CHICAGO -- Since packaging sells what's on the inside, retailers should make sure their private-label products have packaging that sets them apart from the competition, according to grocery packaging experts.
ild a President's Choice copying a national brand, and I don't think you're going to get away with copying a national brand much longer. Procter & Gamble sues everybody who does this now, and they are winning a lot of their suits," she said.
"I don't think it is in the best interest of any retailer or manufacturer to copy. You are not putting your company's product up as the best. You're saying that you couldn't do any better."
Selame spoke last month at a conference here on premium private-label programs, sponsored by International Business Communications, Southborough, Mass.
"I believe a brand's trade name and trade dress are among the few elements today a company can own and legally protect. Retailers who realize this are now building equity in their own brands, like President's Choice has done," she said.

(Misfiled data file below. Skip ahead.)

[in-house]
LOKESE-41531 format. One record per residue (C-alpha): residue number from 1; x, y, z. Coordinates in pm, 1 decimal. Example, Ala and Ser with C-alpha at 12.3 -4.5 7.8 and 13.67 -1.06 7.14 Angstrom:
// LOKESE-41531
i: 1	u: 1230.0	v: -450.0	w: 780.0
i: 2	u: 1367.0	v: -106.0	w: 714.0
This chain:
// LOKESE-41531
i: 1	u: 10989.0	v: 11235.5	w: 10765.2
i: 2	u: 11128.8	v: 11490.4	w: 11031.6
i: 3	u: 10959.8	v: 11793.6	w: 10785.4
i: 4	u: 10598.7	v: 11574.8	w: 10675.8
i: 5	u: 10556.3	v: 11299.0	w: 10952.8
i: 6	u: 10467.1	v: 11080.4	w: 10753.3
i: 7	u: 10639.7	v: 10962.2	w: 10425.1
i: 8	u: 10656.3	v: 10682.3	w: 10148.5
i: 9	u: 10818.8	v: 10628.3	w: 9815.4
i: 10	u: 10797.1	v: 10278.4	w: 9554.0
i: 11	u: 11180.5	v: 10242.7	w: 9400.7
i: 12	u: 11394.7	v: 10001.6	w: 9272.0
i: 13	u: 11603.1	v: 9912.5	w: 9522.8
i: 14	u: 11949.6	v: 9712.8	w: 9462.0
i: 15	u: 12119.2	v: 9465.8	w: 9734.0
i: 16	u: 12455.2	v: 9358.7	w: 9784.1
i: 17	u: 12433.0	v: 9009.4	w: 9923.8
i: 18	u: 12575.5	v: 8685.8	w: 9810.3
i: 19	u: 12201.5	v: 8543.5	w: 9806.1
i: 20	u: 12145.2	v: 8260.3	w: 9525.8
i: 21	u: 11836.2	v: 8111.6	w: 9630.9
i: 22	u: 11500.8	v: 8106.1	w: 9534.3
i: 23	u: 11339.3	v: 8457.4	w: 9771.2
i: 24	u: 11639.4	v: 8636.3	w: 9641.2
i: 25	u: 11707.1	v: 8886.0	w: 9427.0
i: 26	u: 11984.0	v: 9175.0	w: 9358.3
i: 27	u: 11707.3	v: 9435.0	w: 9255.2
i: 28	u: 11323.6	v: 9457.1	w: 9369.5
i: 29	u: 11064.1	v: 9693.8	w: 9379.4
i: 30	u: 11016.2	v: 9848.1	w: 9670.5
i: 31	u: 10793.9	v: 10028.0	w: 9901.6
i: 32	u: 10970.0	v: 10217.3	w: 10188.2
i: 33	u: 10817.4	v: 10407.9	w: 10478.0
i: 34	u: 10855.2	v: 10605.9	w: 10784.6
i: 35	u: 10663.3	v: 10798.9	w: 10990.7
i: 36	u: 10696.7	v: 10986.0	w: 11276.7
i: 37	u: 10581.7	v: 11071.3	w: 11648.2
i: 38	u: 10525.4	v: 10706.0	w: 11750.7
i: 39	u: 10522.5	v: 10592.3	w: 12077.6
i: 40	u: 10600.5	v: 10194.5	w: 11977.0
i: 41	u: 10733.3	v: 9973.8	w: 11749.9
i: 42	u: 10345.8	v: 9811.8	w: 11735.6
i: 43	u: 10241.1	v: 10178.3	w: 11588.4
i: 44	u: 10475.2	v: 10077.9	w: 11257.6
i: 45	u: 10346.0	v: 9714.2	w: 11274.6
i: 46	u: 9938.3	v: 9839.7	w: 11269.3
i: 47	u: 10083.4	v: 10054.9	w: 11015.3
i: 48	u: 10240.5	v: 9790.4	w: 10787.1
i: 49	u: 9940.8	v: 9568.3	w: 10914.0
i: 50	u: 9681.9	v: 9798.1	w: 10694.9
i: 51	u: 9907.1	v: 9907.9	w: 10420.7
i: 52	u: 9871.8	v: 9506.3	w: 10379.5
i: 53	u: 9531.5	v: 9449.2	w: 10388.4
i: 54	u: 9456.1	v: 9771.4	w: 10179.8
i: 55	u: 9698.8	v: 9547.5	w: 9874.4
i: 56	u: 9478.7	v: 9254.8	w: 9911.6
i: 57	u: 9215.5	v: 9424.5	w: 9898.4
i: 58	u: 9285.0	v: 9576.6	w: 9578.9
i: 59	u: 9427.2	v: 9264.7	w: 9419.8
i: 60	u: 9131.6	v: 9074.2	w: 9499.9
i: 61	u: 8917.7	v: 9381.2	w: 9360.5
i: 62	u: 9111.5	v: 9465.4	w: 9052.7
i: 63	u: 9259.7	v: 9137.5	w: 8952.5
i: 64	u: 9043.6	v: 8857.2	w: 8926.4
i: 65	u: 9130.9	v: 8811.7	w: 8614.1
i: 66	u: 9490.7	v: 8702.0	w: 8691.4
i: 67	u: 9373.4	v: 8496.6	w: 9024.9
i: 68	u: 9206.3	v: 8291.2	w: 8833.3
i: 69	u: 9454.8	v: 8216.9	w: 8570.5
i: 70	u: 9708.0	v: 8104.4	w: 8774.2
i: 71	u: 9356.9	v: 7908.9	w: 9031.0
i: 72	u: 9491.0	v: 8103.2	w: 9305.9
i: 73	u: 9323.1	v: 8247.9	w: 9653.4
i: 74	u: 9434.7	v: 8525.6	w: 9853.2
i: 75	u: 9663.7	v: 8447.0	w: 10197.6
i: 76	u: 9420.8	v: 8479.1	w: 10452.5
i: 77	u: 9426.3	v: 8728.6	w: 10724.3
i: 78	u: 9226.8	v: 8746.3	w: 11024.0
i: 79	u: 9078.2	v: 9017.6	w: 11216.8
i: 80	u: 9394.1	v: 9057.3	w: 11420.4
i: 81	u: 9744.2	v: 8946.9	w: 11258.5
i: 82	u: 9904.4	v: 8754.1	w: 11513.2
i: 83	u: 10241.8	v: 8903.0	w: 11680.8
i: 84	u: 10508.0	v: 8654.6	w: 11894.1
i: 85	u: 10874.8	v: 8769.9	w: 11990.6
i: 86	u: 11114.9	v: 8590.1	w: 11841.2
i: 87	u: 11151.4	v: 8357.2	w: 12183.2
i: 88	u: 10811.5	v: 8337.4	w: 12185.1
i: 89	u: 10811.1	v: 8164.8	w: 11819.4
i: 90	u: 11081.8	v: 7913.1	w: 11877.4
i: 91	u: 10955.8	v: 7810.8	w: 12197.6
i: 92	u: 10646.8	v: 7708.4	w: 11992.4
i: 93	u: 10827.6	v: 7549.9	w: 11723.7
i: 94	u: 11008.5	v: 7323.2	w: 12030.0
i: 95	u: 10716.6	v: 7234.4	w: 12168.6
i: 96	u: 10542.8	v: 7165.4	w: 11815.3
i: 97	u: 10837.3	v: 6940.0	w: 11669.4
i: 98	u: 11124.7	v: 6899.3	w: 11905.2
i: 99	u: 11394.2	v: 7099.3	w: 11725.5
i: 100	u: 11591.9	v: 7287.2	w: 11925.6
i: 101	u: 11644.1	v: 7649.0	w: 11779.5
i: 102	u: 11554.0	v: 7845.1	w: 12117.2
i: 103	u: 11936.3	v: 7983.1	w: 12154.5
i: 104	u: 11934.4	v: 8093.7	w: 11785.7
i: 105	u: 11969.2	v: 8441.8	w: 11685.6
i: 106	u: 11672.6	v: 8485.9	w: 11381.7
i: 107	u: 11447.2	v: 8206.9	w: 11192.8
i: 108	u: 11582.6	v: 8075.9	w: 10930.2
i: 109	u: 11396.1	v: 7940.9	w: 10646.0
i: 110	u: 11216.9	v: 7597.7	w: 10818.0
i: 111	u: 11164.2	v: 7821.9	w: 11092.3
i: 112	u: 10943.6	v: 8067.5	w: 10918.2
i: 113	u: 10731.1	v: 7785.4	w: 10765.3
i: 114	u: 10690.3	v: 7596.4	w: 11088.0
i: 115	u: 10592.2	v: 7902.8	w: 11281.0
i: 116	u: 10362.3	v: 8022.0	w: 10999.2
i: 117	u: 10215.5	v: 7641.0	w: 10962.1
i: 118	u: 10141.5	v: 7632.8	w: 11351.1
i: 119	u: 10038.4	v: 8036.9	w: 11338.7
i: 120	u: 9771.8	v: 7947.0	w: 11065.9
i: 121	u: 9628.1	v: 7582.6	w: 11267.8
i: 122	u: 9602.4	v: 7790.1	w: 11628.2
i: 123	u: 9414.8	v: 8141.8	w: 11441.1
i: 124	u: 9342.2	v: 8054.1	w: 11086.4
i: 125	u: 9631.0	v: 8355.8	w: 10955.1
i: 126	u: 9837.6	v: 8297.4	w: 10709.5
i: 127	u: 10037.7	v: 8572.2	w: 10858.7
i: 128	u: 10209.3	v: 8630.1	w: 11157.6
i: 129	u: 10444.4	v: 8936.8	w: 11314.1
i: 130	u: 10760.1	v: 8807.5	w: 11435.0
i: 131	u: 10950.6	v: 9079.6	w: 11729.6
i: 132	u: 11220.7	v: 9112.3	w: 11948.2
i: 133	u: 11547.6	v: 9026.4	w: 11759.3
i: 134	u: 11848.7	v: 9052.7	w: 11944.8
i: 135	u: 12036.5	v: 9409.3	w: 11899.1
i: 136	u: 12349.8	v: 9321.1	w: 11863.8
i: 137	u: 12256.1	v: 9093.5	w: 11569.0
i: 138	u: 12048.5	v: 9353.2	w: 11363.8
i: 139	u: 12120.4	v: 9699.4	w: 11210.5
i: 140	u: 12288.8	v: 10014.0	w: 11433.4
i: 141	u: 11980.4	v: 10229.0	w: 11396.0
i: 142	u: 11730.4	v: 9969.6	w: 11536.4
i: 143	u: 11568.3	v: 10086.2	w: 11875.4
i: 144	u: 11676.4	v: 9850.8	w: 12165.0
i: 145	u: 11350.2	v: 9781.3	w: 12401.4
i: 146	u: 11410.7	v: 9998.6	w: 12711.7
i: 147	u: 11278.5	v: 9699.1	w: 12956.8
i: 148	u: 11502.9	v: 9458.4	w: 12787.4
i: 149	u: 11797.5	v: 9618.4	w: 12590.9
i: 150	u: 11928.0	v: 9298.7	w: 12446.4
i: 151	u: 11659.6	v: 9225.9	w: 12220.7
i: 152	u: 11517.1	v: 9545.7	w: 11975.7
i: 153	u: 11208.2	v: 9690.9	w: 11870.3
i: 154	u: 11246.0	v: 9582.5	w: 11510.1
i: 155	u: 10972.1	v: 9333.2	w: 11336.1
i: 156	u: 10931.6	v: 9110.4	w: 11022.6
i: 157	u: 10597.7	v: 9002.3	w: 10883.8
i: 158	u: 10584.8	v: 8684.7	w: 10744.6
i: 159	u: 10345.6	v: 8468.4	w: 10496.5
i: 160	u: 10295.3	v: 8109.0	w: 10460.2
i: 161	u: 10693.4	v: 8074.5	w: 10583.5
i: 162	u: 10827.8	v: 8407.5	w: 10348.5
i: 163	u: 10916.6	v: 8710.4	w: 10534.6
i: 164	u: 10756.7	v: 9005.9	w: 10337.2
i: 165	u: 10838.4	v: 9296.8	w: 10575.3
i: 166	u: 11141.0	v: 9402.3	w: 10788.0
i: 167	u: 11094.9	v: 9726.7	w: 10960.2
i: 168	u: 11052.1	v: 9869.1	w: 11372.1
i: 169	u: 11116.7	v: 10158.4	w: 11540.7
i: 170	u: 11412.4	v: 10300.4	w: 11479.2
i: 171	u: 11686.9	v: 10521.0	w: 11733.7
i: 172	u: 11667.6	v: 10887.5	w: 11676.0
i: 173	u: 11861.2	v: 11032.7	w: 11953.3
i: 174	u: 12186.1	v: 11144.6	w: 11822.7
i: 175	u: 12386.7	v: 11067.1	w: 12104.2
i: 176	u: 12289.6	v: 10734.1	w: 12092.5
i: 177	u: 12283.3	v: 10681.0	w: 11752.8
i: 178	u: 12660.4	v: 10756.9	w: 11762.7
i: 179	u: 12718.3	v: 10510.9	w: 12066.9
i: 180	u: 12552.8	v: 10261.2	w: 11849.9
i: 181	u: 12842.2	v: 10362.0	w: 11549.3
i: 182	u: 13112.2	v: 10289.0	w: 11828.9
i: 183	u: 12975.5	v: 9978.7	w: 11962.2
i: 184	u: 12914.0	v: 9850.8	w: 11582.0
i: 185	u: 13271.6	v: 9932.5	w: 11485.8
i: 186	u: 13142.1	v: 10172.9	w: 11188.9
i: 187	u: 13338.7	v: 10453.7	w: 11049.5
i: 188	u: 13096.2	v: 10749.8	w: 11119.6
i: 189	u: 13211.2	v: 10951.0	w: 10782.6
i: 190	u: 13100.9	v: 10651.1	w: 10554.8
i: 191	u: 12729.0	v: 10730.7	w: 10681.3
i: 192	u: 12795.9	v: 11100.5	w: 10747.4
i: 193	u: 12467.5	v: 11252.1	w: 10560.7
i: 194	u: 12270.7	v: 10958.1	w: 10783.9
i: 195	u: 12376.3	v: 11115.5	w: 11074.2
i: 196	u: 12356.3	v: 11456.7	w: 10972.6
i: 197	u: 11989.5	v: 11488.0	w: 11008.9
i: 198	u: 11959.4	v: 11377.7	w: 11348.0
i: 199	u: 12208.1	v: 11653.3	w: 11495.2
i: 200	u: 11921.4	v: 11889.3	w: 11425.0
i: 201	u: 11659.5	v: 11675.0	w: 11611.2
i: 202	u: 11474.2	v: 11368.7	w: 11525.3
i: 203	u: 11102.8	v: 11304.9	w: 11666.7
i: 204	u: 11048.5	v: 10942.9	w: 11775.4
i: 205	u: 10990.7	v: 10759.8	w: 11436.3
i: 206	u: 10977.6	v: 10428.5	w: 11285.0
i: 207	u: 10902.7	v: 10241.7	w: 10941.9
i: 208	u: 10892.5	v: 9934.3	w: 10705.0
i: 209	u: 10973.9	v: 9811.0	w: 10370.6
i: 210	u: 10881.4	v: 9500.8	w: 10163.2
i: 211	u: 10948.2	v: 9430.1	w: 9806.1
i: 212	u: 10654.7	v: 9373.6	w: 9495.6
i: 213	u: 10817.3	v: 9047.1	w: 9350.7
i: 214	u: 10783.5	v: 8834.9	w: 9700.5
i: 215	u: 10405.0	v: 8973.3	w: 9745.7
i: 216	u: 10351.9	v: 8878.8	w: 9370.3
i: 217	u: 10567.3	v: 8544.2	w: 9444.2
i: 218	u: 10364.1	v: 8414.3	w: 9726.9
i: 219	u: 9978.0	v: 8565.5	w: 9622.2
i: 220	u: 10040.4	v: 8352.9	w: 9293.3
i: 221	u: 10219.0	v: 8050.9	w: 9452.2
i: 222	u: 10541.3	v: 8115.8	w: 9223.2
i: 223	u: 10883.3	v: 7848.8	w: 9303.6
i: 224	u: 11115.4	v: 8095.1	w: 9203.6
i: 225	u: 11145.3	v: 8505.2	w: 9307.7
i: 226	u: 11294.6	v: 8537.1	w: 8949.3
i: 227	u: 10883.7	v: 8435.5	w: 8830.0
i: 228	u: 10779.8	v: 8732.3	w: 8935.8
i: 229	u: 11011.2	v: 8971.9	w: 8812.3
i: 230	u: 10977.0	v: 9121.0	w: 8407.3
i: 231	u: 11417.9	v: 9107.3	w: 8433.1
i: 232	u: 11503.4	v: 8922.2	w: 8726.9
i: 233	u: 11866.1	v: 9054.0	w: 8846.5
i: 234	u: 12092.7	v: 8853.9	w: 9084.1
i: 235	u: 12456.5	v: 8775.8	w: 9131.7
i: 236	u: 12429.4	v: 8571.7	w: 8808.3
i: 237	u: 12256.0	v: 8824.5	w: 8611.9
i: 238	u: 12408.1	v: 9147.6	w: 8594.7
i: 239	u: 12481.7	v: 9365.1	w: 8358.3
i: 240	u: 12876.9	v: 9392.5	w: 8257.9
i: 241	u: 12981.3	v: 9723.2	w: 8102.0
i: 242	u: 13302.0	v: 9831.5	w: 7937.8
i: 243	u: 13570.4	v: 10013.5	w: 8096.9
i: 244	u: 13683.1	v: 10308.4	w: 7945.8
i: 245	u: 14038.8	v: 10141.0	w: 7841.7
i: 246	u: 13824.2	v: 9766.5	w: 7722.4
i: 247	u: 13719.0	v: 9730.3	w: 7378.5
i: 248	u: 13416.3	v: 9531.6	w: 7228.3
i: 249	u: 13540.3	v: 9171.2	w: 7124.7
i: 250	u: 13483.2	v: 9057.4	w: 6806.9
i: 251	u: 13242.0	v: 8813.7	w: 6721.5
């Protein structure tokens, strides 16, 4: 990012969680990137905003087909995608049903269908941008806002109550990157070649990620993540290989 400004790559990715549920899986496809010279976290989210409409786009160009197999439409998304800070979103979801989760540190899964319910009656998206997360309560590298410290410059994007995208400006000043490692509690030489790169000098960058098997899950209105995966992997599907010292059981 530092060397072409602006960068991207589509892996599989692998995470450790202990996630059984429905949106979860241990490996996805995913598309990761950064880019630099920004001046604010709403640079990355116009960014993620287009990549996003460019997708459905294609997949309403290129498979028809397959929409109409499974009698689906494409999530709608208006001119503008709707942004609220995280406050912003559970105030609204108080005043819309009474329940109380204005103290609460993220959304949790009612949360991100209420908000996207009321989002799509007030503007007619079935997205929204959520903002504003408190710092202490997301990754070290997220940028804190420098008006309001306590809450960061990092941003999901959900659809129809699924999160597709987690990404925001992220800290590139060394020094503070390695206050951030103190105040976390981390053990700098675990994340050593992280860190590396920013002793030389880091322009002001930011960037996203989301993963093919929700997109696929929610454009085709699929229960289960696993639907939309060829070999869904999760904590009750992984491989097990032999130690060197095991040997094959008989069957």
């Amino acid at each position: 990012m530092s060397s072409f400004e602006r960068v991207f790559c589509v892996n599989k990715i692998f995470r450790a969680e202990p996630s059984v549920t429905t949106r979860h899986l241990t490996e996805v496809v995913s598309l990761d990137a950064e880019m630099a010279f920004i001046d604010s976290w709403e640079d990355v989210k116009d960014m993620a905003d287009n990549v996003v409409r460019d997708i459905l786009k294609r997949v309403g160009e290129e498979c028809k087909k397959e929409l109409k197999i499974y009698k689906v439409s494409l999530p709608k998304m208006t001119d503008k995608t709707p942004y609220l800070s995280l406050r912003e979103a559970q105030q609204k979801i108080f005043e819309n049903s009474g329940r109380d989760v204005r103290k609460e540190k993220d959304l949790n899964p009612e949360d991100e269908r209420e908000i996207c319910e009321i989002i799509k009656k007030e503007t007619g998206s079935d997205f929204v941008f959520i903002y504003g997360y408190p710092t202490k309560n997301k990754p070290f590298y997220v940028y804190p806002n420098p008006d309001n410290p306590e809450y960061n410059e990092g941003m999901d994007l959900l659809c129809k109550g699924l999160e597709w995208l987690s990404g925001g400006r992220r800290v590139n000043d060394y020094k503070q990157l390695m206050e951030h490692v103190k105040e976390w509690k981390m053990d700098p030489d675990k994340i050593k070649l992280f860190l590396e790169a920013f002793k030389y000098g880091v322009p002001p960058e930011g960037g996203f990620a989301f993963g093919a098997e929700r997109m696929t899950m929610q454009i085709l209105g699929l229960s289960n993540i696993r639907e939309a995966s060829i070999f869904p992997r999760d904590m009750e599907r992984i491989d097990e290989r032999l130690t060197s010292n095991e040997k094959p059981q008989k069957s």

Selame said retailers can use several approaches for marketing their private label. She cited the rubber-stamp approach used by Pathmark Stores, Woodbridge, N.J., in which all packaging uses the same trade name, trademark and trade dress.
"It is very simple to come out with new packages and new graphics, and it is the least expensive way to run a private-label program," she said.
Retailers can also use a proprietary brand approach that uses unique trade names, trademarks and trade dress that vary from category to category.
"It is one of the most expensive ways to come out with a private label, but it could offer the best return on investment, depending on how you do it," she said.
Several other intermediate options are also available, Selame said.
Dick Weinrib, president of Marketing, Visuals & Promotions Inc., Minneapolis, said a premium private label appeals to a more affluent consumer and is often more typographically involved than a standard private label.
"When creating your own premium private label, keep in mind that people see colors first, shapes second, numbers third and words fourth," he said.